Did you think that the interactive billboards and talking corn flakes cartons in the film Minority Report were too futuristic? Researchers at the Mid Sweden University have made it reality. Their construction, an interactive paper billboard, emits recorded sound at a user's touch.
The team envisages that advertisers could use the technology for product packaging. Mikael Gulliksson, who led the research project, told the BBC News Web site: "When you approach the billboard and put your hand on a postcard that shows a picture of a beach, you can hear a very brief description of that beach." (Excerpt from article at BBC NEWS)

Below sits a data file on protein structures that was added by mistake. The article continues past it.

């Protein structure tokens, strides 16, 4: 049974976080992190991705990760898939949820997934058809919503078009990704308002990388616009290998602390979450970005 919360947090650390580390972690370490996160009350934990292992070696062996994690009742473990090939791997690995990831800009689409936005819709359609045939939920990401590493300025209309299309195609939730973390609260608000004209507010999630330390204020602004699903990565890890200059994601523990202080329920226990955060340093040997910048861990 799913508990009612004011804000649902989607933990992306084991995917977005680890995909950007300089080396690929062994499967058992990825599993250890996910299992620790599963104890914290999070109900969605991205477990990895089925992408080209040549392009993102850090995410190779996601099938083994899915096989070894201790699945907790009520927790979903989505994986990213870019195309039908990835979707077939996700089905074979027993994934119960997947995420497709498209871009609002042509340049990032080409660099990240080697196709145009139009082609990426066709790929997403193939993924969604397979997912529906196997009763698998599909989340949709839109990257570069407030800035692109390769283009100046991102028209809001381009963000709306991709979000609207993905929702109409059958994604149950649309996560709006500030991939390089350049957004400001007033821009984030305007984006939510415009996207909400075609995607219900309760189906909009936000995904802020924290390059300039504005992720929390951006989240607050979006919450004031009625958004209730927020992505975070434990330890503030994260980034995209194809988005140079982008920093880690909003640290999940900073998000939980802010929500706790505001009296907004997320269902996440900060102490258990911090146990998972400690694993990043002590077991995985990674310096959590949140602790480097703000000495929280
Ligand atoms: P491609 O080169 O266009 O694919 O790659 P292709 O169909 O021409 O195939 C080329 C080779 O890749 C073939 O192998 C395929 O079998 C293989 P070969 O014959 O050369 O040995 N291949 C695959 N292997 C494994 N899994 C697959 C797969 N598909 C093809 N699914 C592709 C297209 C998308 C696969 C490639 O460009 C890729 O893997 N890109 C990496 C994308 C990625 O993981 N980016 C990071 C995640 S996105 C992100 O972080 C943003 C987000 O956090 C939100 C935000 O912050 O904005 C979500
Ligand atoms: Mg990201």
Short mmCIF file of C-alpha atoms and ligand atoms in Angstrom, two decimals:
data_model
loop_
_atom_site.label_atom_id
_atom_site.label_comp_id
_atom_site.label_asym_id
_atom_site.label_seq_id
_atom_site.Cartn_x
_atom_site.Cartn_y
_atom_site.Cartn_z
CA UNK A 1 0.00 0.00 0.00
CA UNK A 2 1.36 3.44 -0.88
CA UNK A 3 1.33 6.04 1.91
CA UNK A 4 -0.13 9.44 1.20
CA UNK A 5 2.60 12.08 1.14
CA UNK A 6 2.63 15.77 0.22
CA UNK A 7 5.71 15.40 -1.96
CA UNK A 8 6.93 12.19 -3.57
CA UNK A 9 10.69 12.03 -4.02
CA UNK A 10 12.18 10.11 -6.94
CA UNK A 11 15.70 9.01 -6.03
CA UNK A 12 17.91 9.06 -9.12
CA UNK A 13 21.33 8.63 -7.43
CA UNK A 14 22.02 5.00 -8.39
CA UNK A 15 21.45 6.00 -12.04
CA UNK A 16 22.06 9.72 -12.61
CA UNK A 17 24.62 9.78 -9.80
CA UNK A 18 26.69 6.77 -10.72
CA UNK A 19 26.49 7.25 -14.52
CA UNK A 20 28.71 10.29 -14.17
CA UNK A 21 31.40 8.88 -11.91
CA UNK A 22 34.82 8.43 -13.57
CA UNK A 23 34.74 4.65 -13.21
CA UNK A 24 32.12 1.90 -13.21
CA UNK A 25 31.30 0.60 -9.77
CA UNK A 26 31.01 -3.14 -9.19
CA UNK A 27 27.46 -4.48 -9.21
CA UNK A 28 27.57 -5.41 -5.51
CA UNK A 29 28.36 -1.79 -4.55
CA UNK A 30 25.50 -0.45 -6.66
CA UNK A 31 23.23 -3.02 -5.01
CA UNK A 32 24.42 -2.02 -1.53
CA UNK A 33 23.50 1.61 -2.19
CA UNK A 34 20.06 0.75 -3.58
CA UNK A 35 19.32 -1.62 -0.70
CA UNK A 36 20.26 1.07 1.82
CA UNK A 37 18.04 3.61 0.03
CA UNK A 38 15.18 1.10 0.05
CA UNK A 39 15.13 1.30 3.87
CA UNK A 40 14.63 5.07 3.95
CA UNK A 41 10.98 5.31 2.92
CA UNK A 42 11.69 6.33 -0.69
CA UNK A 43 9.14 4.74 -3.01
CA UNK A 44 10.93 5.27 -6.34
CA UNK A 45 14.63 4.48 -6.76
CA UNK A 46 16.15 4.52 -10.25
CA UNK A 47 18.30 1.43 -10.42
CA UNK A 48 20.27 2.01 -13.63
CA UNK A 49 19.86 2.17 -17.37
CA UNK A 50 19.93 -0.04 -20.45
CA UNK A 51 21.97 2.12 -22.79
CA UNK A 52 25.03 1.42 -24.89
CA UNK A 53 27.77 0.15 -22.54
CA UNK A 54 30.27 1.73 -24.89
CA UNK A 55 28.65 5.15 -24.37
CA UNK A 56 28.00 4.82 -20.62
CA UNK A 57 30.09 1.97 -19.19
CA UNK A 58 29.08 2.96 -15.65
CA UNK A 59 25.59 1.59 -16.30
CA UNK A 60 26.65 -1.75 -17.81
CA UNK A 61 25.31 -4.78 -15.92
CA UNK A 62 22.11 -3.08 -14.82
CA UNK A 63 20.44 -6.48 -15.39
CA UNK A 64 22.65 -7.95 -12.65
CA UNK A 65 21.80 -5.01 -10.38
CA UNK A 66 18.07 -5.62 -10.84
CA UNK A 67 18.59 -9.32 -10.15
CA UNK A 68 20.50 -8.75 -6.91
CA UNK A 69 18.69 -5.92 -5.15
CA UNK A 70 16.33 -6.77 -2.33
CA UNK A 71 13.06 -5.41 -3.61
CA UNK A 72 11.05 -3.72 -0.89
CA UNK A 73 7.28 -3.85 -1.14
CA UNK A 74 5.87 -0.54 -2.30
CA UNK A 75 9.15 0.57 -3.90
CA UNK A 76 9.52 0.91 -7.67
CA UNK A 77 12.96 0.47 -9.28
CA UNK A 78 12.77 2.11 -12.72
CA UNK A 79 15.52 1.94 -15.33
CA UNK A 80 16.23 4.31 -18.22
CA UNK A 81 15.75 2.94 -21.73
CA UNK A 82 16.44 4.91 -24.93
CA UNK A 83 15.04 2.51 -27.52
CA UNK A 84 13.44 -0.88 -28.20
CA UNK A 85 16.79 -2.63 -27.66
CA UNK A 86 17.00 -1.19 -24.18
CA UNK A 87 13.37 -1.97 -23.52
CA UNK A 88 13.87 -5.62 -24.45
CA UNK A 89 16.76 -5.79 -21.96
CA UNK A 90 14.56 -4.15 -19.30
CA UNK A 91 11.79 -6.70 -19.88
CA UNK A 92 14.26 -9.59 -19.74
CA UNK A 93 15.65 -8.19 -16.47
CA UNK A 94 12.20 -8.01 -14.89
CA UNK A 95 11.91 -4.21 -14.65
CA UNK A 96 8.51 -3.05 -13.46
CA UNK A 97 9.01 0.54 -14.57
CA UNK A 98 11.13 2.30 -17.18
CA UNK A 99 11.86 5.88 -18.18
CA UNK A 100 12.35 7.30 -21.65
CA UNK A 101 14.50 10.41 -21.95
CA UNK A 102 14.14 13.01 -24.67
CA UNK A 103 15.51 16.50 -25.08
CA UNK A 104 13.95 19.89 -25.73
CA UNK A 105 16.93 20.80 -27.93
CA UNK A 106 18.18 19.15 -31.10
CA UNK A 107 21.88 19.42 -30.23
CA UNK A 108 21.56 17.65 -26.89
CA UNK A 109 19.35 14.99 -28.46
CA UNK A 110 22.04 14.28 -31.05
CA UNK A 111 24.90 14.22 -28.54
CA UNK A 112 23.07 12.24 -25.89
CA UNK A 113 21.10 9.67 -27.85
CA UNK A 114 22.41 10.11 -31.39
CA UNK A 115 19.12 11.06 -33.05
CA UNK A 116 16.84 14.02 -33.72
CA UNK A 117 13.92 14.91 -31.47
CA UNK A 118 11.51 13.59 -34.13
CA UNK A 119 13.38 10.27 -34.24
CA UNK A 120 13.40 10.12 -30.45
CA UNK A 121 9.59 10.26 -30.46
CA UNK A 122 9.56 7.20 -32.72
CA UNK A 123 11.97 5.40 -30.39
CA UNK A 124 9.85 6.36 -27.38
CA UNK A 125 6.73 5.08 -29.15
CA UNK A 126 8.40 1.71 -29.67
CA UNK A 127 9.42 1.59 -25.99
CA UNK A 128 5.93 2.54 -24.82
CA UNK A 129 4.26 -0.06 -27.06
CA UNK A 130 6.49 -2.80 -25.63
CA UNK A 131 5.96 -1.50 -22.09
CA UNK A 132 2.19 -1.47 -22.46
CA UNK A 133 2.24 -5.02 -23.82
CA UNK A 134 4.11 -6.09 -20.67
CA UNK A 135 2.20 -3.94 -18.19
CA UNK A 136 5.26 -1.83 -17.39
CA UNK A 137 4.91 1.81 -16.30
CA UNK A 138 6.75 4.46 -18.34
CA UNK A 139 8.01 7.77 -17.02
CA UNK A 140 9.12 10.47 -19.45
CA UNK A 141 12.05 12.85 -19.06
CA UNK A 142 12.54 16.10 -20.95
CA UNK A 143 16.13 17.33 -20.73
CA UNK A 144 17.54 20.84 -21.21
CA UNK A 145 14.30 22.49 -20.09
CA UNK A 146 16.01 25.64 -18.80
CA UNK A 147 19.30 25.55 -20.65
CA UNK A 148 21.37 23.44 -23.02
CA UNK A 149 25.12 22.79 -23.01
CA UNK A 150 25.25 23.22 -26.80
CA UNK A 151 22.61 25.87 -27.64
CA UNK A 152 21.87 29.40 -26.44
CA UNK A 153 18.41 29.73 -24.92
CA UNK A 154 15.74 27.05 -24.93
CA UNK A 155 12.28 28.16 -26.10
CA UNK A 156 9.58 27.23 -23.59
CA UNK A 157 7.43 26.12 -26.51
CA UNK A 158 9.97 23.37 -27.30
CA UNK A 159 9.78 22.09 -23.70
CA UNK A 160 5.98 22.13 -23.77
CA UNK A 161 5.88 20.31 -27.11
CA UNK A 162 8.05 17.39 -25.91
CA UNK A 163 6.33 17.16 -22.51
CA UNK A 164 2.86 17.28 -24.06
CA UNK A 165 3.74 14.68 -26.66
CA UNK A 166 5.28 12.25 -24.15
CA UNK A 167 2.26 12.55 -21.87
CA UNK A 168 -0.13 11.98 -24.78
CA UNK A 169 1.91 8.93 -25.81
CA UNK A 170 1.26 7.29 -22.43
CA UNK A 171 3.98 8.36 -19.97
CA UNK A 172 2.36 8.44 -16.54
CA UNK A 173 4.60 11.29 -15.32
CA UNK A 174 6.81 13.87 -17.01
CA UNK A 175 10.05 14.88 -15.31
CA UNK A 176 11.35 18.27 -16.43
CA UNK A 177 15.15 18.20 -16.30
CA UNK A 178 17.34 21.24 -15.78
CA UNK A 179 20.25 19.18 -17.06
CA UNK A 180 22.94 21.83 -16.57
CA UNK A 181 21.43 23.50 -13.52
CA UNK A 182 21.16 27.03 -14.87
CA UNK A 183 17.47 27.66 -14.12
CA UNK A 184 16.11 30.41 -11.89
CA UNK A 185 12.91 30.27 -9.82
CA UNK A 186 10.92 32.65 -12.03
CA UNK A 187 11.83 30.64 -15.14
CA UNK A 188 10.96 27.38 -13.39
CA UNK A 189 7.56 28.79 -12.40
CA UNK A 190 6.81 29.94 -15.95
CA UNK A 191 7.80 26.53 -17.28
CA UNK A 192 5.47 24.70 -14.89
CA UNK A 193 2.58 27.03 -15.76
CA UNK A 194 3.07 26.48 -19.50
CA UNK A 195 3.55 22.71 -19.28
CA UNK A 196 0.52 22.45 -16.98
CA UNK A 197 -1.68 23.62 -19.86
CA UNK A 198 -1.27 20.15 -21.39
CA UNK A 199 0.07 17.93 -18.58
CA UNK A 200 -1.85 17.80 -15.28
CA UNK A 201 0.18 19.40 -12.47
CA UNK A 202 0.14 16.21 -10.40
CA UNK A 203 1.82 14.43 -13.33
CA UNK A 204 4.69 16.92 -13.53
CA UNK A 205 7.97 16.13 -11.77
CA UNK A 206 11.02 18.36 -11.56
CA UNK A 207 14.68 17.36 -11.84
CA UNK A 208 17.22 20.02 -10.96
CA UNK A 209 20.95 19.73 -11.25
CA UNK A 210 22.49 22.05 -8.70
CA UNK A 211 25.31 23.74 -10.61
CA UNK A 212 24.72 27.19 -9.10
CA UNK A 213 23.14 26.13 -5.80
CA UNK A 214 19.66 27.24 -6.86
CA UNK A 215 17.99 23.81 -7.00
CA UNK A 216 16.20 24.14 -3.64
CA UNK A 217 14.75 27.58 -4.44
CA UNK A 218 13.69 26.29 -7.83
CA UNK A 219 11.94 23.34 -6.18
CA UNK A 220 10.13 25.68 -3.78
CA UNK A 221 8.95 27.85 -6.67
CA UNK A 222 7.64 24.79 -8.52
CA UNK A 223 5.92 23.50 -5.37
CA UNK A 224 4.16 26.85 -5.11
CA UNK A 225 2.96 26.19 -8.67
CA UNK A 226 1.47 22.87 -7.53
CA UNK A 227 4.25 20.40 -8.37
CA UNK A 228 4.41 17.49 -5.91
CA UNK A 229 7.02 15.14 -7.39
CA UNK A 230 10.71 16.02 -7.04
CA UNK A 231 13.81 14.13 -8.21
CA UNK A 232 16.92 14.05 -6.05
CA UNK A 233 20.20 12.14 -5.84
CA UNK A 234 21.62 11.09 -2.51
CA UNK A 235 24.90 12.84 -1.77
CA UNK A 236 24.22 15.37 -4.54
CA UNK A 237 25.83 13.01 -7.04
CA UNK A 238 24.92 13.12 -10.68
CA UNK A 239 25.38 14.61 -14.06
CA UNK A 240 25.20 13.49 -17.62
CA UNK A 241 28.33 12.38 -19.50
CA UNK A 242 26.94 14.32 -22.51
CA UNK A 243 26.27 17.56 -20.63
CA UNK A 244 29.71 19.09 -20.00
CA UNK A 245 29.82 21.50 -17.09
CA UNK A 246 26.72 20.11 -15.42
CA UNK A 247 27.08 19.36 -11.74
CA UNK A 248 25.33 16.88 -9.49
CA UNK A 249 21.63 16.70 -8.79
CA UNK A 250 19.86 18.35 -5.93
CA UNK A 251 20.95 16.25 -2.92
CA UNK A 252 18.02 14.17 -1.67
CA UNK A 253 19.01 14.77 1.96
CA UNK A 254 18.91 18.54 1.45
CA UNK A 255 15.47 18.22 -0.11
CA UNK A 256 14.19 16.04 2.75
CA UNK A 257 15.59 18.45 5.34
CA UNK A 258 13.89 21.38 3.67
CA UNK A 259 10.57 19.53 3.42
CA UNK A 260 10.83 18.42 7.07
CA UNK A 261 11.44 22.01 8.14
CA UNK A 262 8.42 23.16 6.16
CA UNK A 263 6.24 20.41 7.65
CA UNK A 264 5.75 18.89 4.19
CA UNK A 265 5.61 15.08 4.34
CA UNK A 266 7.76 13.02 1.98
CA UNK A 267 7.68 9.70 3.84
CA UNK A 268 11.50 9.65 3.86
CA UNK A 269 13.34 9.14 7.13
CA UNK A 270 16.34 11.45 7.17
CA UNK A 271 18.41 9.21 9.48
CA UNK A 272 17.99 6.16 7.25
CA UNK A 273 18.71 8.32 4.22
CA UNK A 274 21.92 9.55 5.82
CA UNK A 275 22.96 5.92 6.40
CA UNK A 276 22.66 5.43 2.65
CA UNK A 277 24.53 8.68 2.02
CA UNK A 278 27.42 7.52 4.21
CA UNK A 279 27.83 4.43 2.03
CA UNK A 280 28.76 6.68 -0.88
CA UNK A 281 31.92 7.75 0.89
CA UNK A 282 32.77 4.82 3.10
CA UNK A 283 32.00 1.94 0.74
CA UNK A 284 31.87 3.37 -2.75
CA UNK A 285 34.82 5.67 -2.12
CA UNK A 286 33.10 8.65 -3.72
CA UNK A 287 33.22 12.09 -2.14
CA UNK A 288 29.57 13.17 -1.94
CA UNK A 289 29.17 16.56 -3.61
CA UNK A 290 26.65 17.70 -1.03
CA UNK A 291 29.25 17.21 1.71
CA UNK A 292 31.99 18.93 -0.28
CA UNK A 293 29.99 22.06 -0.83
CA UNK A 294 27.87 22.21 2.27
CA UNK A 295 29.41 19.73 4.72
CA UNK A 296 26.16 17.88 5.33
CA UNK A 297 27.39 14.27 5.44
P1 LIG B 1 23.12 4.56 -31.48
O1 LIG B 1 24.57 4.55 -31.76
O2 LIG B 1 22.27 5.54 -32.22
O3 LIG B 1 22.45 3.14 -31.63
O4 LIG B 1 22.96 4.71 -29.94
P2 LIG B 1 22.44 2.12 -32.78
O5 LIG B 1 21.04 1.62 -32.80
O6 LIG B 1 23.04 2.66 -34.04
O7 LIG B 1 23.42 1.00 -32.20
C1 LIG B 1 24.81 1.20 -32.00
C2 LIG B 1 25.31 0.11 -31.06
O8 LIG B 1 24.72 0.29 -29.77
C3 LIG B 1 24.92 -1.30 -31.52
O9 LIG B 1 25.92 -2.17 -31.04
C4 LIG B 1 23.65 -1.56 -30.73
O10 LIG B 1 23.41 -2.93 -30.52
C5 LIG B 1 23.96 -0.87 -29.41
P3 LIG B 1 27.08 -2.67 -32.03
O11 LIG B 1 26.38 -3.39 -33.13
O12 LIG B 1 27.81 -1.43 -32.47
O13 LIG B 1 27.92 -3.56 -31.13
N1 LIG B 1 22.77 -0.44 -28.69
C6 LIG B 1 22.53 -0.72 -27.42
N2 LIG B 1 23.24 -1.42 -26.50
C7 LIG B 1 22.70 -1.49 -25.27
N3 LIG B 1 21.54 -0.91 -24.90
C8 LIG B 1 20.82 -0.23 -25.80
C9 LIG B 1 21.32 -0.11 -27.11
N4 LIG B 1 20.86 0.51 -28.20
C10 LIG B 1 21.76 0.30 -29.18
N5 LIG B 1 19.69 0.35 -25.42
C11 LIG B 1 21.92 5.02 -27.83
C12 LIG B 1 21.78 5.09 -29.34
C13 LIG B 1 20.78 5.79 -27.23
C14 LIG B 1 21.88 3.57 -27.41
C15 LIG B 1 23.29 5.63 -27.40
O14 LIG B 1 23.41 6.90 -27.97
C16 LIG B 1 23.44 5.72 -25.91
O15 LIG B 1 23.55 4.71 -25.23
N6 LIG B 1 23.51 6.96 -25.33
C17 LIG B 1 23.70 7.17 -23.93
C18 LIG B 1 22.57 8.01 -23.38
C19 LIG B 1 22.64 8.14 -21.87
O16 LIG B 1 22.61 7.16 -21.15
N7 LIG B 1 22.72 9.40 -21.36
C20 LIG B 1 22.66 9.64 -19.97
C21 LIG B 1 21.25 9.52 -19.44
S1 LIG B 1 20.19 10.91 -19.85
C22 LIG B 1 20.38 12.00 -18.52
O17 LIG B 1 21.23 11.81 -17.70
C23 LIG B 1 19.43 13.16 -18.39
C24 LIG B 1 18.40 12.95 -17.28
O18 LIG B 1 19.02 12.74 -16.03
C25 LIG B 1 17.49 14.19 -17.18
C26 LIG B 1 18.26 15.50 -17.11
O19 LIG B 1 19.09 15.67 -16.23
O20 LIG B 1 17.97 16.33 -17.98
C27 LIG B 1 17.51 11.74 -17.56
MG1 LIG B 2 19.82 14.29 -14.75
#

The key technology involved is the use of pressure-sensitive ink sandwiched between thick sheets of paper. The ink is also used to create thin diaphragms over empty spaces for generating sound. Pressure information is relayed to a computer that stores the audio files.
More links :
Swedish scientists announce smart substrate innovation (Printweek.com)
While cost is one factor that will decide the proliferation of the technology, its potential is immense. Pack together a thin little wireless receiver with a flexible OLED, and is it goodbye to newspapers and traditional print media? Join the discussion.